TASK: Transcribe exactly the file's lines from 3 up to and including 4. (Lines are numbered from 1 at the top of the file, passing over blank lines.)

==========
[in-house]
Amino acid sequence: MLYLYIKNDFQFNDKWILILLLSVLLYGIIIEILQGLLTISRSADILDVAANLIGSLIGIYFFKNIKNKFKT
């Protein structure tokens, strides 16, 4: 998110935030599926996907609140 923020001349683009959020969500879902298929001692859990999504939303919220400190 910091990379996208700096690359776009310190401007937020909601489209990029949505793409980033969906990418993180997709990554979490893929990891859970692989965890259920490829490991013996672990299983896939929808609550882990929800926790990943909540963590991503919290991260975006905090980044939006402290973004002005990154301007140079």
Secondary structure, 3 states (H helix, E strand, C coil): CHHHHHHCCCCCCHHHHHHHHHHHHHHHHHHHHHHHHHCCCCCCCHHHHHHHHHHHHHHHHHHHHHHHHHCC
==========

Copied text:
């Protein structure tokens, strides 16, 4: 998110935030599926996907609140 923020001349683009959020969500879902298929001692859990999504939303919220400190 910091990379996208700096690359776009310190401007937020909601489209990029949505793409980033969906990418993180997709990554979490893929990891859970692989965890259920490829490991013996672990299983896939929808609550882990929800926790990943909540963590991503919290991260975006905090980044939006402290973004002005990154301007140079």
Secondary structure, 3 states (H helix, E strand, C coil): CHHHHHHCCCCCCHHHHHHHHHHHHHHHHHHHHHHHHHCCCCCCCHHHHHHHHHHHHHHHHHHHHHHHHHCC